As a missionary nurse, Faith Wallace has travelled all over the world, lived in eight different countries, and faced some of the most notorious war zones in Asia and Africa throughout the ‘80s and ‘90s.
Her long volunteer career has brought her into contact with different people from all over the world, and she recalls them all with pleasure, sharing her experiences and adventures with a laugh — although she is reluctant to accept any compliments about her work: “I just feel very privileged, very humbled,” she says.
Faith grew up in Zamboanga city in the Philippines.
She always wanted to be a missionary nurse, but being one of the elder children in a family of eight meant that she was expected to support her younger siblings.
“Normally in the Philippines the oldest children work to support their brothers and sisters after their studies,” she explained.
But her father, a pastor, supported her ambition, and after completing five years training as a nurse, she went on her first assignment in Ifuago, a remote mountainous region of the Philippines, in 1981.
The arrival was something of a shock for a nurse just out of university: “The clinic was at a six hour hike from the nearest bus stop. There was nothing there, no equipment, no oxygen. We were all so green, it was the most difficult year,” she says.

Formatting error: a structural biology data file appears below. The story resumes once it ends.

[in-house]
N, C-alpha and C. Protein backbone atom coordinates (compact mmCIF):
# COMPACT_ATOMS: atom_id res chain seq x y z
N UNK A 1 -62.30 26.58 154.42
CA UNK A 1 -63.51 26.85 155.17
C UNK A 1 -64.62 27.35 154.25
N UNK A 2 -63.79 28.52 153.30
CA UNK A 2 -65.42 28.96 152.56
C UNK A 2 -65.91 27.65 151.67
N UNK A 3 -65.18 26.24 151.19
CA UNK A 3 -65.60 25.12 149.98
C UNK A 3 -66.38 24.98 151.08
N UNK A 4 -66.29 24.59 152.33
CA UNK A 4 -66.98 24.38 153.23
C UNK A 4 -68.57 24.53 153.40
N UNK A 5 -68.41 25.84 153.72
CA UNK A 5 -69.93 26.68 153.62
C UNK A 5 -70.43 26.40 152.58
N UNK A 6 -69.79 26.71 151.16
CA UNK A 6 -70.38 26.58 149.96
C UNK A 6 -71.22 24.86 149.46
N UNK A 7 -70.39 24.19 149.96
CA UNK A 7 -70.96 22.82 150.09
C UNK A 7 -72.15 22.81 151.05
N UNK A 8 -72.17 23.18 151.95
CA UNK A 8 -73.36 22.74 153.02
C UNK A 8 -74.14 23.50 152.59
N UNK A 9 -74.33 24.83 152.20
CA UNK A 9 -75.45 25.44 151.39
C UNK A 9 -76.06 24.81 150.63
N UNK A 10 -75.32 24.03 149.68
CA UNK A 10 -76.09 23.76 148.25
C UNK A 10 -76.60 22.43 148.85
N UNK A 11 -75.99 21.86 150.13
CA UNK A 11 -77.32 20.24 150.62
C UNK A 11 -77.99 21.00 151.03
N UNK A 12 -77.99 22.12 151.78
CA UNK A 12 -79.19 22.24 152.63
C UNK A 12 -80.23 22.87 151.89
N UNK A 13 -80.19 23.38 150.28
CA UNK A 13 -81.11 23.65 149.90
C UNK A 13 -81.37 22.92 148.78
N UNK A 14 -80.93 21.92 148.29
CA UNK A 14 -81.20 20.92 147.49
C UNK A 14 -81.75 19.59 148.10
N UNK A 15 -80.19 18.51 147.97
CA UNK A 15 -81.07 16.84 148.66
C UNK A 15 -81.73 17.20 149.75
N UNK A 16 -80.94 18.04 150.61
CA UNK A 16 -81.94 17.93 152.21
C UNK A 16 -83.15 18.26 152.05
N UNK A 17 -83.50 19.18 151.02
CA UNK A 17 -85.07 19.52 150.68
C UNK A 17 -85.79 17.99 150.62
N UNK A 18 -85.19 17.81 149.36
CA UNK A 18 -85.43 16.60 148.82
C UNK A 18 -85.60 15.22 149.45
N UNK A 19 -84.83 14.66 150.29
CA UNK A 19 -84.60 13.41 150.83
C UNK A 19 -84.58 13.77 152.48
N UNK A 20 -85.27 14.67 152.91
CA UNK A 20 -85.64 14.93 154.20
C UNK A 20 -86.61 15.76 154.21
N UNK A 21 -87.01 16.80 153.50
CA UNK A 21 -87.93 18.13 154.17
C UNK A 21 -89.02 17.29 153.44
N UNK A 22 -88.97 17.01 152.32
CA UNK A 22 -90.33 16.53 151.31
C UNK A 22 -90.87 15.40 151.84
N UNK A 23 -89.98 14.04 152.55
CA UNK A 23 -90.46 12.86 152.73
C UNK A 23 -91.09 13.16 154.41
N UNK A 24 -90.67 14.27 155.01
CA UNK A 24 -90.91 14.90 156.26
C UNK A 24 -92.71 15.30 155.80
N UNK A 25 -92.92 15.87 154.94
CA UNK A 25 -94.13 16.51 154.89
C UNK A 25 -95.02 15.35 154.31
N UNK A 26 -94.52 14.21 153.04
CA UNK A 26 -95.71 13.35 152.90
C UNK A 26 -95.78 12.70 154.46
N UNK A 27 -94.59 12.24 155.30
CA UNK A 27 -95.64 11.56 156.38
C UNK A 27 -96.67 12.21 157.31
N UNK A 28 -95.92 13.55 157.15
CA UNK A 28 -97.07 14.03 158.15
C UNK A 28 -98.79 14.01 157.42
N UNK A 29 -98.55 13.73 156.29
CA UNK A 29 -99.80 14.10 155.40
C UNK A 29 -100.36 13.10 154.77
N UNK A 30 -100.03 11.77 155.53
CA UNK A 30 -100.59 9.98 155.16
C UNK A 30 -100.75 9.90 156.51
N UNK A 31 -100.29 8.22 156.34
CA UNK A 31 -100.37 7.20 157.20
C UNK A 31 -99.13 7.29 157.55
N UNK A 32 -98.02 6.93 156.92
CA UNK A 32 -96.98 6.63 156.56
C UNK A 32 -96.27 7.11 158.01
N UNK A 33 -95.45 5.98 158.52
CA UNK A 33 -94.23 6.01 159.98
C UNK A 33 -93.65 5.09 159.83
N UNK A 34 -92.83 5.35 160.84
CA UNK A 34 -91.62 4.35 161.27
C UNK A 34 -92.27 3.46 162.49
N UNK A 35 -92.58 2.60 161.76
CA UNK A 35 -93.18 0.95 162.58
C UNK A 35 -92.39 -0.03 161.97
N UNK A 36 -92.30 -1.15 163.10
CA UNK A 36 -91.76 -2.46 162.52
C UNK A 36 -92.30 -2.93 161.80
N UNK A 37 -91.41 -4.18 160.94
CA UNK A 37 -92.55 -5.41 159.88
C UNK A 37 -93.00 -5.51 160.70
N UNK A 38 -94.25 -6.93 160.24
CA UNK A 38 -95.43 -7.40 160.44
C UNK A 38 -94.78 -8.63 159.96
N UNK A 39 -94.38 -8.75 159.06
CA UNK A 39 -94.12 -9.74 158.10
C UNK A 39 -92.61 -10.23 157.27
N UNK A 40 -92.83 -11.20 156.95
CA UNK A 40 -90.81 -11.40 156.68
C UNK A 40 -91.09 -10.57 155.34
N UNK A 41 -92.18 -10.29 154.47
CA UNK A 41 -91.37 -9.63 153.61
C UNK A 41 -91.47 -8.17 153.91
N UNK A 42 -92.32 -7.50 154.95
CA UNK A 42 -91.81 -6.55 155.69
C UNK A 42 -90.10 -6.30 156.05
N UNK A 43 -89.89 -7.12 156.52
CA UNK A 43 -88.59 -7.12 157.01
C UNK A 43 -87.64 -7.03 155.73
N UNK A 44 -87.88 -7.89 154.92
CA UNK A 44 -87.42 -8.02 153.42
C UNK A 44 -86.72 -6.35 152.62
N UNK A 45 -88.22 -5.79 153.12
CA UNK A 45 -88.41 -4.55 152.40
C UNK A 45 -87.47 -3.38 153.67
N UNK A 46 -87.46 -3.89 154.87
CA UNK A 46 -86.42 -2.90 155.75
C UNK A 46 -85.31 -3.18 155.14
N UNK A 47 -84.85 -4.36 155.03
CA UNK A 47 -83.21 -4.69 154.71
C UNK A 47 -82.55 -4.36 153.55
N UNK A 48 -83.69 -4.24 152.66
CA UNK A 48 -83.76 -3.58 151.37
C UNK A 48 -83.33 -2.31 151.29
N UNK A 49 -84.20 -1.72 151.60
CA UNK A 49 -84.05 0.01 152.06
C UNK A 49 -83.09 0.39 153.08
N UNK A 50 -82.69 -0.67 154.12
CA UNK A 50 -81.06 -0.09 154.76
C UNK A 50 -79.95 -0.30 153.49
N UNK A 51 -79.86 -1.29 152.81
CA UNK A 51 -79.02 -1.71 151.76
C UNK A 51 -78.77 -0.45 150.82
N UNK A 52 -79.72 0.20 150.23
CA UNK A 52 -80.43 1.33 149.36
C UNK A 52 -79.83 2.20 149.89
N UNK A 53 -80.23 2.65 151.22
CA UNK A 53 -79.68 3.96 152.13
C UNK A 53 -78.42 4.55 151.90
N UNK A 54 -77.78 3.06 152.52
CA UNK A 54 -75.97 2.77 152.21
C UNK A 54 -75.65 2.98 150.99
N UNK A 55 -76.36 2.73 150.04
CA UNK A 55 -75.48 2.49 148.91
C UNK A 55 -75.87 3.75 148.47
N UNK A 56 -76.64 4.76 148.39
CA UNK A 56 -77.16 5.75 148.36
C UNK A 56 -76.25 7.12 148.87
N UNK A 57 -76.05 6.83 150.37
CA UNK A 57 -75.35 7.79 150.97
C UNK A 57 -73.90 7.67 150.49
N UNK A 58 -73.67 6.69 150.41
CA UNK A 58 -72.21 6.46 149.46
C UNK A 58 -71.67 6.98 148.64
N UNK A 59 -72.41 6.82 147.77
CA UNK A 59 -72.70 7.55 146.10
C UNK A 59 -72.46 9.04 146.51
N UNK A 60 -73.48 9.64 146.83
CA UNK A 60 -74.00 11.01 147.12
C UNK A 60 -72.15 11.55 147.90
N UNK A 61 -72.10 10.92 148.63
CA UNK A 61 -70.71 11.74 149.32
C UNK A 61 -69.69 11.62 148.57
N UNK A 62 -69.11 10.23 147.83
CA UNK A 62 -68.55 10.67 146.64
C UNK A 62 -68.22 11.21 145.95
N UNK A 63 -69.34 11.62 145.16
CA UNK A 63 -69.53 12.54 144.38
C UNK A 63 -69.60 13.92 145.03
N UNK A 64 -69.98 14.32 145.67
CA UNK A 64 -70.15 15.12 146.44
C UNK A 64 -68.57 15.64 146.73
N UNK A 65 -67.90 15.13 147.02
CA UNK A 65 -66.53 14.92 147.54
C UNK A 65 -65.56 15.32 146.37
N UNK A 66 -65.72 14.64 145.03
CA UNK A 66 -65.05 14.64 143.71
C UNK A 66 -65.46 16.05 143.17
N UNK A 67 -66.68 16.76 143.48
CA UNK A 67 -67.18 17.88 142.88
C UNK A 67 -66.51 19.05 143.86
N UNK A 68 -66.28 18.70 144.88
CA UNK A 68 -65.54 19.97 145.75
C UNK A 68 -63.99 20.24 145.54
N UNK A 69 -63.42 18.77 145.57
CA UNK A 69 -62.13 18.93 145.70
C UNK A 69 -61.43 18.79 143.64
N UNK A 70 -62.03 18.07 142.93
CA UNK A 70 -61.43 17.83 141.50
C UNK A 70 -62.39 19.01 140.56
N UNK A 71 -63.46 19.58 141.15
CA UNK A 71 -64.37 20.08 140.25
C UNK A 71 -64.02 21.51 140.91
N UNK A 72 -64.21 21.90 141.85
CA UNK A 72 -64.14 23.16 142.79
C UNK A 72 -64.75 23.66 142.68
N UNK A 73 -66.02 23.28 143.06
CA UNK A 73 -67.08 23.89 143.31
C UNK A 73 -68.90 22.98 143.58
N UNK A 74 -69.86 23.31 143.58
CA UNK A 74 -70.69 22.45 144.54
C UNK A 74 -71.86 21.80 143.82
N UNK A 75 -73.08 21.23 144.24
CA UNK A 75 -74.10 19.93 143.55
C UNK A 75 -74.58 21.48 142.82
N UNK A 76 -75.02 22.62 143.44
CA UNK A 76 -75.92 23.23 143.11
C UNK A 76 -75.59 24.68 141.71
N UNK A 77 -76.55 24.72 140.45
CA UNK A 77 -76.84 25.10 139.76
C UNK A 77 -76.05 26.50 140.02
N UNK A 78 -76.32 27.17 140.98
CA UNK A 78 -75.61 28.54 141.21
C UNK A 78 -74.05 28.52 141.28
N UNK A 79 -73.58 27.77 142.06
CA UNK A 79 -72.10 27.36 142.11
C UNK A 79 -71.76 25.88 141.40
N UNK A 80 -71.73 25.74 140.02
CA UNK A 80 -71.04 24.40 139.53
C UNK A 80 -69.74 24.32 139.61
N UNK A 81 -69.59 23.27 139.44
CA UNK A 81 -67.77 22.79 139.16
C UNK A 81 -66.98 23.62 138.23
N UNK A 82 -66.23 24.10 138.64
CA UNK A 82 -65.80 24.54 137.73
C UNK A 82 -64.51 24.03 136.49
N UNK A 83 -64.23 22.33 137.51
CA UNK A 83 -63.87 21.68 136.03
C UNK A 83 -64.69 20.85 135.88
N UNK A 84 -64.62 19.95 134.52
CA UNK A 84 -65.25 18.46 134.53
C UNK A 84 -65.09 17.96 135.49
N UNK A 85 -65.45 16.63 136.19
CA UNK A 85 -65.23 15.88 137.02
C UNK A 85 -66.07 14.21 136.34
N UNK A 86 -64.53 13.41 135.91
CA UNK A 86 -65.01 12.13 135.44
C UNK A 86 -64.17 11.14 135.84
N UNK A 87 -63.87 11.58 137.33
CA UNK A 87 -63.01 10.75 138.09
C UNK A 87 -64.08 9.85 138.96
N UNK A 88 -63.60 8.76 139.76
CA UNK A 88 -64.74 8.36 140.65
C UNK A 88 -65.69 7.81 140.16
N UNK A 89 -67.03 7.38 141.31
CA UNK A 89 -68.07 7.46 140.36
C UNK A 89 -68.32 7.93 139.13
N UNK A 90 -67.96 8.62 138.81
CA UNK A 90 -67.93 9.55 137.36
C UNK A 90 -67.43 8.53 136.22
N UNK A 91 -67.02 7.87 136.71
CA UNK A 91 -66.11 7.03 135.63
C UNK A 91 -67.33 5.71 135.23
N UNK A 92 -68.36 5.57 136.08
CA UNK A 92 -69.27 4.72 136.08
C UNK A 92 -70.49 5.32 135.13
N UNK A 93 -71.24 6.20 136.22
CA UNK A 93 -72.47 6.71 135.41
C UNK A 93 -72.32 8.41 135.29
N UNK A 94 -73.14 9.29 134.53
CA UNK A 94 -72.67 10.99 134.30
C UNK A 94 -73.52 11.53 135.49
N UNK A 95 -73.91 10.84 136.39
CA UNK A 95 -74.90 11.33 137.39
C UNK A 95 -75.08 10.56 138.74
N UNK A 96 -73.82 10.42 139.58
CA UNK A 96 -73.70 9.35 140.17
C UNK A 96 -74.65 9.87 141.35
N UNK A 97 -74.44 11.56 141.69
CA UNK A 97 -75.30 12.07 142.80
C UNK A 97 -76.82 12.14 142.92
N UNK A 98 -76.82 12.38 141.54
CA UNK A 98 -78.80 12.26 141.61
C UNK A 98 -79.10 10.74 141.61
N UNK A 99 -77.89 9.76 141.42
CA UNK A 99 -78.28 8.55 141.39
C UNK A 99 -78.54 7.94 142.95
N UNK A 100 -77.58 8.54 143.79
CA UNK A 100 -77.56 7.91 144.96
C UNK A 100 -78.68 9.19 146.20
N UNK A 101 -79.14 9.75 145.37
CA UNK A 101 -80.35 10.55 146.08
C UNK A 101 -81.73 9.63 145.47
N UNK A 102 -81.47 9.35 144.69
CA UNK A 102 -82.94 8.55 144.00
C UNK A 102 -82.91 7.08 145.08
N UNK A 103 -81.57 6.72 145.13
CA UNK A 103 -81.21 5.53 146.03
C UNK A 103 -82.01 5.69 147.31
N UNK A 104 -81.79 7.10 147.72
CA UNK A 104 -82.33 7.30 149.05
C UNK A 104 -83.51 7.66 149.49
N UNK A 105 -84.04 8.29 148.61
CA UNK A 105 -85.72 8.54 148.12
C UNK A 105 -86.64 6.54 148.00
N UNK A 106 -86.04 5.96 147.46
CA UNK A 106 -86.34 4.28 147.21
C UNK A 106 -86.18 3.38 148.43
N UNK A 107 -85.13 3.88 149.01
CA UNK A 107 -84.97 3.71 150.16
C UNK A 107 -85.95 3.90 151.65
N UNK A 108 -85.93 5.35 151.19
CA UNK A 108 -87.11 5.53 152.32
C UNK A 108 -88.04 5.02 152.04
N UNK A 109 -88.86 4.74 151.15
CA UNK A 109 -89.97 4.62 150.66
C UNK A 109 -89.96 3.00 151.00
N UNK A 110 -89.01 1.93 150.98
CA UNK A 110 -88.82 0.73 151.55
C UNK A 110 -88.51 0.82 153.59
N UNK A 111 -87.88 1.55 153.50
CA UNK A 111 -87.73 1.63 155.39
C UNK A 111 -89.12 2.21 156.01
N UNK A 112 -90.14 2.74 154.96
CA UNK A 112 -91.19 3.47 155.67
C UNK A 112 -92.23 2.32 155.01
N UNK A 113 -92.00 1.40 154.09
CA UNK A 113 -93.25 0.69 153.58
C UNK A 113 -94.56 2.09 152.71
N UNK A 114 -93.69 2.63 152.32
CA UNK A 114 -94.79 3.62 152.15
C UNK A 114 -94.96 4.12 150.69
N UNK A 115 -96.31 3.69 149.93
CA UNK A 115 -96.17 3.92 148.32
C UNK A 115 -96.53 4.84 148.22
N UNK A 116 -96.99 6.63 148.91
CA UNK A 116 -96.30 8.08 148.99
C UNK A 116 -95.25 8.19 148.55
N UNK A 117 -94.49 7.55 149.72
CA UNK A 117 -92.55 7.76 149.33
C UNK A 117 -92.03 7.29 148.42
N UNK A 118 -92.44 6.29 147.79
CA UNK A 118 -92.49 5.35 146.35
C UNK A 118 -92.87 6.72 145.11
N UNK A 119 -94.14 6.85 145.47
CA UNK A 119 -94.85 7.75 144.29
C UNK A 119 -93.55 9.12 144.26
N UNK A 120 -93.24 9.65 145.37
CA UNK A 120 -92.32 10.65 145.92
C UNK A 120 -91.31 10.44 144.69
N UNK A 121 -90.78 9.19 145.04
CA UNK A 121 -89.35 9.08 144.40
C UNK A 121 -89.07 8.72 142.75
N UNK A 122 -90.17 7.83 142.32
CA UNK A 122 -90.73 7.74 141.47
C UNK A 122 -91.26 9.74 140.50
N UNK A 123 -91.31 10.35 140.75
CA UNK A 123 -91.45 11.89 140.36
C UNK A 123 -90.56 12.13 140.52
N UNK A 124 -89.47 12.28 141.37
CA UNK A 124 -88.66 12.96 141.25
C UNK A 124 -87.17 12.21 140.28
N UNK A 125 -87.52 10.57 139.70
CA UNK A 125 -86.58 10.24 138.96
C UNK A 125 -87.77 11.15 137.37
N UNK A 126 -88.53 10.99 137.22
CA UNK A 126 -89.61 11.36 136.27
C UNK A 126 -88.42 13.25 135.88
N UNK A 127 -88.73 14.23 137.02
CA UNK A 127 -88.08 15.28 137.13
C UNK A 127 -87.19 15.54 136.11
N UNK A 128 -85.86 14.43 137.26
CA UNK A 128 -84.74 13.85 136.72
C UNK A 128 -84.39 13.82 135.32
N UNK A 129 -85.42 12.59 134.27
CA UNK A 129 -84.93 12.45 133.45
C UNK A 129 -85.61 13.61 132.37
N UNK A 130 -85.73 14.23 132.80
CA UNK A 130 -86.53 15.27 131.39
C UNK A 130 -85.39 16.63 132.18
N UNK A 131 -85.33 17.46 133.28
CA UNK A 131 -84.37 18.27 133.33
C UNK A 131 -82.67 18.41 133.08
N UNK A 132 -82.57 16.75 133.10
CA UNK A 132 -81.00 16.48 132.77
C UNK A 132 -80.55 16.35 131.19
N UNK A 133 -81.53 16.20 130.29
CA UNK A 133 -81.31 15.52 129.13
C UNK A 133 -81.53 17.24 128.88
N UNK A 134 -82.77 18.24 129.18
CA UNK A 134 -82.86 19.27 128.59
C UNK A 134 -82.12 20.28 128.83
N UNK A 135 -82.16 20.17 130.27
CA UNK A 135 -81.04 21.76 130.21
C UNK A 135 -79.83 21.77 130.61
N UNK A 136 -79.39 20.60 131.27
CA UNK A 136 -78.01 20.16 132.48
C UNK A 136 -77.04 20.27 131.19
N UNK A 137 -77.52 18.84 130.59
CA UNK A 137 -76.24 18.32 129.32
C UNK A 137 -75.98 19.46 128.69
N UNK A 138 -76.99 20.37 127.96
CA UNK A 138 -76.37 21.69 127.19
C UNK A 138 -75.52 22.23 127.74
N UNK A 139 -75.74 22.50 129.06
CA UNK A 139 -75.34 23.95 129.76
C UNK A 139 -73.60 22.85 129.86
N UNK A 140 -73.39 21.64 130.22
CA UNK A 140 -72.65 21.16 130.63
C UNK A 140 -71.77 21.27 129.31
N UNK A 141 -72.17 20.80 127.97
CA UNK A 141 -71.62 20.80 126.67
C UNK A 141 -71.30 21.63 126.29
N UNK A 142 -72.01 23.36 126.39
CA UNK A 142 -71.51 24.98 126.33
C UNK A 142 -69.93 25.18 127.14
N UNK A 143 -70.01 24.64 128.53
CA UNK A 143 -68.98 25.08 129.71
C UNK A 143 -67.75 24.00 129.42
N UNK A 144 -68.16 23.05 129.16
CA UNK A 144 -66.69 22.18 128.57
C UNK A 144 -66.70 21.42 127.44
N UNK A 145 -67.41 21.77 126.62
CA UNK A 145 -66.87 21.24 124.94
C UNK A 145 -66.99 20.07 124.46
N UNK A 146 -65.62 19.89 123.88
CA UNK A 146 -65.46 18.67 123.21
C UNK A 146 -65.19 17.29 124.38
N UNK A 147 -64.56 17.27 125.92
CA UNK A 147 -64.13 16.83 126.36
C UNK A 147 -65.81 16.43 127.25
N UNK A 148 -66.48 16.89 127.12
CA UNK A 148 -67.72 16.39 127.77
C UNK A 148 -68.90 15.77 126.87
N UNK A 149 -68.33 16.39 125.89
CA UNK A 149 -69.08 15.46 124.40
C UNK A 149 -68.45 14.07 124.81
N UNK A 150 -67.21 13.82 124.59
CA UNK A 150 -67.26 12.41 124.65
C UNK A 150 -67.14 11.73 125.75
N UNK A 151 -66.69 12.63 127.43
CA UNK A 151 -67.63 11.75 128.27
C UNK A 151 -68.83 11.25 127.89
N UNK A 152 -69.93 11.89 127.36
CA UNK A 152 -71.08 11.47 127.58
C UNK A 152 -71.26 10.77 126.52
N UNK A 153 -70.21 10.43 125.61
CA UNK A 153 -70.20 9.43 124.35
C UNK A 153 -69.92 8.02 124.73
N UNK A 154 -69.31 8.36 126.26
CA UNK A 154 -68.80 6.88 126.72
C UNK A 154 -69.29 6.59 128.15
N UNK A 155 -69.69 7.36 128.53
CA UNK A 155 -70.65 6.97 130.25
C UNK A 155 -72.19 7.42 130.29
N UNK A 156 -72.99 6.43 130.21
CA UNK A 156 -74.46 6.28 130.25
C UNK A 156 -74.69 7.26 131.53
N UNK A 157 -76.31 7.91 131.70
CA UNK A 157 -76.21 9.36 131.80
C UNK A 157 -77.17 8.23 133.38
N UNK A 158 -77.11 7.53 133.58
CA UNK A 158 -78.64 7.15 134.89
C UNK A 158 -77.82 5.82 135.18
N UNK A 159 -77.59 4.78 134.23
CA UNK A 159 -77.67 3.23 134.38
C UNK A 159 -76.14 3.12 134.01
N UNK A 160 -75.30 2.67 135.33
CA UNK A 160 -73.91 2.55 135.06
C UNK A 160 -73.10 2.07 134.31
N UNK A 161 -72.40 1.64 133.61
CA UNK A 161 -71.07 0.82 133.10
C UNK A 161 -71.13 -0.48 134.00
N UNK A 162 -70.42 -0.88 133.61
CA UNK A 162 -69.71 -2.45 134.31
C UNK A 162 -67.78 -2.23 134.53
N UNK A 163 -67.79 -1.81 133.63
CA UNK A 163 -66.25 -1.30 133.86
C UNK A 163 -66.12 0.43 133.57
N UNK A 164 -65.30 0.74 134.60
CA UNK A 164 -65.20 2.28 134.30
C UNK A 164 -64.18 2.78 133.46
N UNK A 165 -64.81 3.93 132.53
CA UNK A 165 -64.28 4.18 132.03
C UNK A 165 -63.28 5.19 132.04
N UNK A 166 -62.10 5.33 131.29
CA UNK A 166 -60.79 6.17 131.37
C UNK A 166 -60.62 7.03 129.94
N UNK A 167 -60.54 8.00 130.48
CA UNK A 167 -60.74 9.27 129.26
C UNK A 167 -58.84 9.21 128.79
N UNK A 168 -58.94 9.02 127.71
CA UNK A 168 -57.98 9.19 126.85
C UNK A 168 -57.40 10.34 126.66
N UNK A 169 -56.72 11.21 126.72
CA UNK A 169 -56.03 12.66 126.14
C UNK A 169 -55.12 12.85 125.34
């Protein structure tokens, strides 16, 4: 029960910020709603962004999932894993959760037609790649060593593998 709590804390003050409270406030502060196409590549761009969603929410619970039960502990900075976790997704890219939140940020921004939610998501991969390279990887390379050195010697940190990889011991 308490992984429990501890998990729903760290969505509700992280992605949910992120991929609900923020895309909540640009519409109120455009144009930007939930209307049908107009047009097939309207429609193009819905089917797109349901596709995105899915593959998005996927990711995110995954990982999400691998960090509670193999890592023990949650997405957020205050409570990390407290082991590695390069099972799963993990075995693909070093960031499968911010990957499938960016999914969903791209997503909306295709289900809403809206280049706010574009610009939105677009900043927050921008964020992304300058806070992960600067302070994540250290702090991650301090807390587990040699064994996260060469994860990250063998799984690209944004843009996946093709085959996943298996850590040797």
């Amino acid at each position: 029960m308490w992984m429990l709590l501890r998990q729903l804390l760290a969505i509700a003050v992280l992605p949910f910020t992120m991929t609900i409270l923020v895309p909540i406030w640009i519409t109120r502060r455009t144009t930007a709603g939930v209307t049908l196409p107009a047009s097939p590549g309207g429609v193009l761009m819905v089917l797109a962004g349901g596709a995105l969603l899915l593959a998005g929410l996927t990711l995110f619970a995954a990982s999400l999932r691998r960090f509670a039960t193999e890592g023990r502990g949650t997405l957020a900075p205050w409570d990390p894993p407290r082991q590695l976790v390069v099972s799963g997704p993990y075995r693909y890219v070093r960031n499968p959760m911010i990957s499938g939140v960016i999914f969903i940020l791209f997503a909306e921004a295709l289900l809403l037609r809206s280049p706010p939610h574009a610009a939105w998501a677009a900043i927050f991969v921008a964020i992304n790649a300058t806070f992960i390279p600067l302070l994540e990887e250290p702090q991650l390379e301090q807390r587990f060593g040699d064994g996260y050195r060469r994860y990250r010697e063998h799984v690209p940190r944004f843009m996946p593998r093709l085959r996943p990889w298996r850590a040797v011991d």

“One day a baby was born after eight months, and we had to put a length of tube into his nose, and blow into the other end to give him oxygen.
“His mother took him home and he lasted for three days. In those conditions, that means he was so strong. If we had had more equipment, he would have survived.”
She went on to work at the Philippine Refugee Processing Centre, where she provided primary health care for refugees from war zones before they went on to different countries.
In 1984, she went to Thailand and worked with the Hmong hill people refugees, training health workers in primary health care.
Faith says this experience taught her one of the most important lessons in her career early on: “When I had a good idea, I would tell them, and then they would say, “Thank you Miss Faith, we’ll just have to discuss that”.
“I would sit there waiting while they discussed it for two, three, four hours. The longest they ever took was seven hours. I just sat and wrote my letters.
“The thing was, they wouldn’t just take and idea from me, it would have to be like they came up with it themselves or they wouldn’t do it.”
In 1985, still based in Thailand, Faith worked at the Site 8 Khmer Rouge refugee camp in Cambodia, which was regularly shelled by the Vietcong.
“Each nurse had a car and a driver. This was because of the shelling.
“I learned how to determine whether the shelling was incoming, or was outgoing. Then I also learned to decipher how many kilometres, and when to run,” she said.
When asked if she wasn’t scared for her own life, she said: “Well, I came close to it, but at that age, you pray. You believe that God has called you for this purpose and will protect you.”
After her experiences in Asia, Faith was asked to continue her work in Africa, in the war-torn Sudan.
There, she worked in the Muslim region around Khartoum on an extended immunisation programme. She said: “I went there and I trained about 30 village health workers.